DeMar DeRozan’s alive at the right time
Do you care about how the salary cap works? Me neither. When it became socially acceptable for Enes Kanter to make $16M a season, I figured it was time to retire myself from the salary cap writing aspect of my distinguished blogging career. See, there’s a time and place for everything. There was a time where we all wanted to avoid having an Andrea Bargnani or Hedo Turkoglu situation on our hands, for fear it might hamstring the franchise into trying to hilariously build a team around Andrea Bargnani or Hedo Turkoglu. Then there were the mid-level disasters of Jason Kapono, Jarrett Jack and Linas Kleiza, where every shot they missed, reminded us of how much a dead weight they were, and how we were stuck with them.
Stuck doesn’t seem to be part of the NBA vocabulary anymore, as evidenced by a team willing to accept the lumbering lard that is Raymond Felton as part of a trade. The Felton trade was a tipping point, arguably one of many, which symbolized that no matter what your gut-to-height ratio is, you’re movable, if not physically, then through a league transaction.
This leads us to DeMar DeRozan. Hang on a minute, though, I want to make sure I’m in no way comparing DeMar DeRozan to Raymond Felton. The only way they’re similar is that they both were involved with Nicki Minaj (they weren’t, that’s how rumours start).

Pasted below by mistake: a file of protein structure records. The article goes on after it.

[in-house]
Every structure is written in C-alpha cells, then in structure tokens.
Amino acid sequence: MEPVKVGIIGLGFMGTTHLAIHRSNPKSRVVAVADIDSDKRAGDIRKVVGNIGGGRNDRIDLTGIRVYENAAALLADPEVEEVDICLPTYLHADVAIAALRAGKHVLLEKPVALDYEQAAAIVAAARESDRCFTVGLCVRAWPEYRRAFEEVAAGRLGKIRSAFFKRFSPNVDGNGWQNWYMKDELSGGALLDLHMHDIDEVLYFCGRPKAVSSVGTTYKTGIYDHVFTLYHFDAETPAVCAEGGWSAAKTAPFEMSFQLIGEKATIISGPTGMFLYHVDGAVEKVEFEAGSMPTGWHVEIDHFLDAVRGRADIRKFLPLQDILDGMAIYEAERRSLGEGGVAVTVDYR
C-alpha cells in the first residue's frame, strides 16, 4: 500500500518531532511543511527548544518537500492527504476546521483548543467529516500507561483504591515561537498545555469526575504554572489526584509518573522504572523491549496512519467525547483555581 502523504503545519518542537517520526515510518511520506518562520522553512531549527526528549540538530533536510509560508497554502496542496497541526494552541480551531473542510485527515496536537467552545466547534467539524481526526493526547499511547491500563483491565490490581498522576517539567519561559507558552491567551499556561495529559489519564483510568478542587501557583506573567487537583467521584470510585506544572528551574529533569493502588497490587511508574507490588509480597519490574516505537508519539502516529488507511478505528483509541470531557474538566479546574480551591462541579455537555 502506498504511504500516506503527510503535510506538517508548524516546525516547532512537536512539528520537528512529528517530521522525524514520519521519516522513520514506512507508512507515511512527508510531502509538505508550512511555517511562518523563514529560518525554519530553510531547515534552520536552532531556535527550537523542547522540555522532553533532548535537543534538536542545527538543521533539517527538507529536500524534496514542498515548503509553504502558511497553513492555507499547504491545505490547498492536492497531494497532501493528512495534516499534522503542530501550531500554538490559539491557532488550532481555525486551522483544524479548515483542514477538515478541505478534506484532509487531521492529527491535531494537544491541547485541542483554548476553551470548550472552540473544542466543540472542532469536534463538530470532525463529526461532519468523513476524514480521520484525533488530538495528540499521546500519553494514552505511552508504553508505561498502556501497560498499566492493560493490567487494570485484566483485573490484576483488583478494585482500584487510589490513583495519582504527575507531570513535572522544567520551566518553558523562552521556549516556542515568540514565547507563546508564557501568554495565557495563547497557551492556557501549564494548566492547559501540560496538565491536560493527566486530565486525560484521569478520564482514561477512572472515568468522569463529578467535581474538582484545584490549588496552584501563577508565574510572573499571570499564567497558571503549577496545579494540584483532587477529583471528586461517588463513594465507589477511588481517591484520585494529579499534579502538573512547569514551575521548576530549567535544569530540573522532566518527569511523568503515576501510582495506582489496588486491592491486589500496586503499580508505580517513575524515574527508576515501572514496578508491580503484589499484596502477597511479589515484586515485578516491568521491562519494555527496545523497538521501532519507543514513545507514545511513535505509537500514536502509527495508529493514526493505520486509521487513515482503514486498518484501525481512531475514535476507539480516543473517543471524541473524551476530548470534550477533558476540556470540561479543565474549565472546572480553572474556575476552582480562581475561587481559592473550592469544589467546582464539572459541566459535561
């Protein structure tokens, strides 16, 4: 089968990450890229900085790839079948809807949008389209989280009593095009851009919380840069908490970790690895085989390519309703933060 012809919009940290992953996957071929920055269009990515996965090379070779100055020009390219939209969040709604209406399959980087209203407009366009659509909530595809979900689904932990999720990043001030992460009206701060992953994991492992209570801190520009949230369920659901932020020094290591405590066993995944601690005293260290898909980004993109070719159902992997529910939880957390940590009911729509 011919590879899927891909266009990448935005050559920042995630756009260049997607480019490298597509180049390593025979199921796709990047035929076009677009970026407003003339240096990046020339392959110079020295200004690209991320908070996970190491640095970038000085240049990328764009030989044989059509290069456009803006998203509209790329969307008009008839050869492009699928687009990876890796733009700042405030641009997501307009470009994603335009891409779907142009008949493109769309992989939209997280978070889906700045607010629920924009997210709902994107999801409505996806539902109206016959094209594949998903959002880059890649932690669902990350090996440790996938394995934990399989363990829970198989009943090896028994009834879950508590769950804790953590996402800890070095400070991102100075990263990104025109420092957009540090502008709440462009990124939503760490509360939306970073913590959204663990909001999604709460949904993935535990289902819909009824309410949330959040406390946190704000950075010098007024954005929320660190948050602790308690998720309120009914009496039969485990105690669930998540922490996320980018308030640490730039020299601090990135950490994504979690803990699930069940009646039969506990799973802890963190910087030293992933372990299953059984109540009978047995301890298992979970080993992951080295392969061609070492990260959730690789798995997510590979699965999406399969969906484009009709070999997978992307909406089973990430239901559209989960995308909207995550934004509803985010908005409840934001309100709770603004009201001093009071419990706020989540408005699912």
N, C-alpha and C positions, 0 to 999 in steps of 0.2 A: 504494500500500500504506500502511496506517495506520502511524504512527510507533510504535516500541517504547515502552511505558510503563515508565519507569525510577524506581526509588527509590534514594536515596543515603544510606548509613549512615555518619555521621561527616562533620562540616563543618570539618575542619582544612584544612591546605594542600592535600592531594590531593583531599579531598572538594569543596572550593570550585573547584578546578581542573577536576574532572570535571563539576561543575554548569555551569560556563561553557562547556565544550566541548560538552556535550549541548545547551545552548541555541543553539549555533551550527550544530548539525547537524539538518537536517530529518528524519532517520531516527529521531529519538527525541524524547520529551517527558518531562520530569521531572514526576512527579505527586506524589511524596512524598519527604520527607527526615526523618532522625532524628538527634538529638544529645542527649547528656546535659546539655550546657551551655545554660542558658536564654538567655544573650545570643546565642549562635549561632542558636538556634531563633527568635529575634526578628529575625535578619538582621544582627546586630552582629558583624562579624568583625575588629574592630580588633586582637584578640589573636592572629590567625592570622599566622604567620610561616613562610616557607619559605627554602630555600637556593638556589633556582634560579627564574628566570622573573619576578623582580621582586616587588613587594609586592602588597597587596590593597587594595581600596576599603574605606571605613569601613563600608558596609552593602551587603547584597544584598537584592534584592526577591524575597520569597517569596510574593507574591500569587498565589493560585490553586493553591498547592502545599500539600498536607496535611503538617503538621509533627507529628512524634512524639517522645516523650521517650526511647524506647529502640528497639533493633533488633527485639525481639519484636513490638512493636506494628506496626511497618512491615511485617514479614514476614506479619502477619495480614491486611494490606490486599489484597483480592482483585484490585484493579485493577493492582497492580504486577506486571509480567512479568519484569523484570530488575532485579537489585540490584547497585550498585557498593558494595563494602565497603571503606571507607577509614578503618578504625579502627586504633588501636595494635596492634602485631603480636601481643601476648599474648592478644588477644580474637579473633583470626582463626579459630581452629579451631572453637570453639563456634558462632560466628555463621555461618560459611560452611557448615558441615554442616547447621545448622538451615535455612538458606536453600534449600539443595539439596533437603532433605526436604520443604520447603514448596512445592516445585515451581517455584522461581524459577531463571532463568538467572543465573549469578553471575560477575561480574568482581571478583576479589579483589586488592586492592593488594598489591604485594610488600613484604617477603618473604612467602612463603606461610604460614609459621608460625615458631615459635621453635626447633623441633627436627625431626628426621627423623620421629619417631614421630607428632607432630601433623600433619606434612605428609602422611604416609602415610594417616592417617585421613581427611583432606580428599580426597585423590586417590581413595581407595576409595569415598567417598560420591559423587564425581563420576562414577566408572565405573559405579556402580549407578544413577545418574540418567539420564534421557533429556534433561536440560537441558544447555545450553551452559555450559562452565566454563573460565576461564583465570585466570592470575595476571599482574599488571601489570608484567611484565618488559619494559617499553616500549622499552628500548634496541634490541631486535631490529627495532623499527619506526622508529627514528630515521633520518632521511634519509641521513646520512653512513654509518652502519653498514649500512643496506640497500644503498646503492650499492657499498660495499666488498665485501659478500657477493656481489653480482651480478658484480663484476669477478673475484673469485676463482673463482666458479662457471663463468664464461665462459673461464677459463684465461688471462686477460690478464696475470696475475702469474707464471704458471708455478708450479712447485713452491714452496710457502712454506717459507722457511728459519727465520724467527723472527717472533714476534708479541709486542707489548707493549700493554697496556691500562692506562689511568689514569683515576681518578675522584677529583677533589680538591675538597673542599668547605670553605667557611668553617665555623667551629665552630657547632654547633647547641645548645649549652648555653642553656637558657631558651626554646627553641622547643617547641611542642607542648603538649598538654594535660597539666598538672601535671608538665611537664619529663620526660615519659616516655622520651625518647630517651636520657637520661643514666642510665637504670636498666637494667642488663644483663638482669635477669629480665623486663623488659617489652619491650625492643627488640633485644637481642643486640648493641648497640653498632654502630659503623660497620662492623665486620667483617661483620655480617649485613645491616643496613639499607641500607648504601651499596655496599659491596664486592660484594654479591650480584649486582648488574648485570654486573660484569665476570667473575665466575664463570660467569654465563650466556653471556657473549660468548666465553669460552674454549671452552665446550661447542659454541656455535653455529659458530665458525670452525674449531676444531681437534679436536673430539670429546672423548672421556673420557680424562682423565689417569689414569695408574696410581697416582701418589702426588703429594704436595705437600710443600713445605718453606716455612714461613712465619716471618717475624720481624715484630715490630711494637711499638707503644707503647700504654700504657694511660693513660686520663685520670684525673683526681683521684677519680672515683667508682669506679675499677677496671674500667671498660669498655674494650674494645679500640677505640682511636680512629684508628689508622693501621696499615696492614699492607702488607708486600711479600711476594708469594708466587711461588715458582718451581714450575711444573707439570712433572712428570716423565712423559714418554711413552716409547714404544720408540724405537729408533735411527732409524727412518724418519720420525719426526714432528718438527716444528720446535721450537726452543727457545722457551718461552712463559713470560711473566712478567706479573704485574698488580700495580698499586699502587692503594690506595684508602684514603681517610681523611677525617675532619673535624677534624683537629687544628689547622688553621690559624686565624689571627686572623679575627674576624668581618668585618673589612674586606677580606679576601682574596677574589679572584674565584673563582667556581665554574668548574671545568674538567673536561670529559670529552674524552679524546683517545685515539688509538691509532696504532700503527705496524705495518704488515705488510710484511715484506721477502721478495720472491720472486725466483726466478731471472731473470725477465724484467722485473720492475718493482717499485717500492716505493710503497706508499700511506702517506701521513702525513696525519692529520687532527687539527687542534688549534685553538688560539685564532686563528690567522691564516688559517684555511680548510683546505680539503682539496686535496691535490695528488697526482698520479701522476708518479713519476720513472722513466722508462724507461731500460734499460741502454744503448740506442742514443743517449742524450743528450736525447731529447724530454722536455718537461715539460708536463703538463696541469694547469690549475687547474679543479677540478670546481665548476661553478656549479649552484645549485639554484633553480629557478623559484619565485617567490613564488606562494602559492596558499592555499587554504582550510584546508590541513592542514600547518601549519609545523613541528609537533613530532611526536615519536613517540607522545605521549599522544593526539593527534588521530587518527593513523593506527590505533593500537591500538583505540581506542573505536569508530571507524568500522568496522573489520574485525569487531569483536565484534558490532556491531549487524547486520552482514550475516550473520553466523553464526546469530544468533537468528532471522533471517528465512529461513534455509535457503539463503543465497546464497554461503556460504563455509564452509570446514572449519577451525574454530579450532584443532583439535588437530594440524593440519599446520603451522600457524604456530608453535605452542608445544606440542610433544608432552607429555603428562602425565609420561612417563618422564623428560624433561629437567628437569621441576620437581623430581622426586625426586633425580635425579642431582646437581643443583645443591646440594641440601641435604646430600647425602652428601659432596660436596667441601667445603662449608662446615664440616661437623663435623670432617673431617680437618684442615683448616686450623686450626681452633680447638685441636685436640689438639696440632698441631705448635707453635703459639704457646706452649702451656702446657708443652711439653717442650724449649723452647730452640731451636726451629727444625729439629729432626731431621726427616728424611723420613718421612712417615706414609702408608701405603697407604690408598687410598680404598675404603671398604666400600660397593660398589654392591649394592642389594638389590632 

The question at hand is about DeMar DeRozan’s looming max contract. My feelings on that have gone from fear, to resignation, to acceptance, to downright apathy. DeRozan has shown enough (and certainly more than Enes Kanter) to warrant being paid $26M per season. The number sounds ridiculous in absolute terms, but when you compare it to what others are making, it’s nothing but market value and that value is in the eye of the beholder. In this case, the beholder will be the Raptors who don’t want to lose a hard-working model citizen who also happens to be a pretty good basketball player. What should put you at ease is that the Raptors won’t be the only ones doing the beholding, and a team like the Lakers who have a giant hole at off-guard, will surely be interested.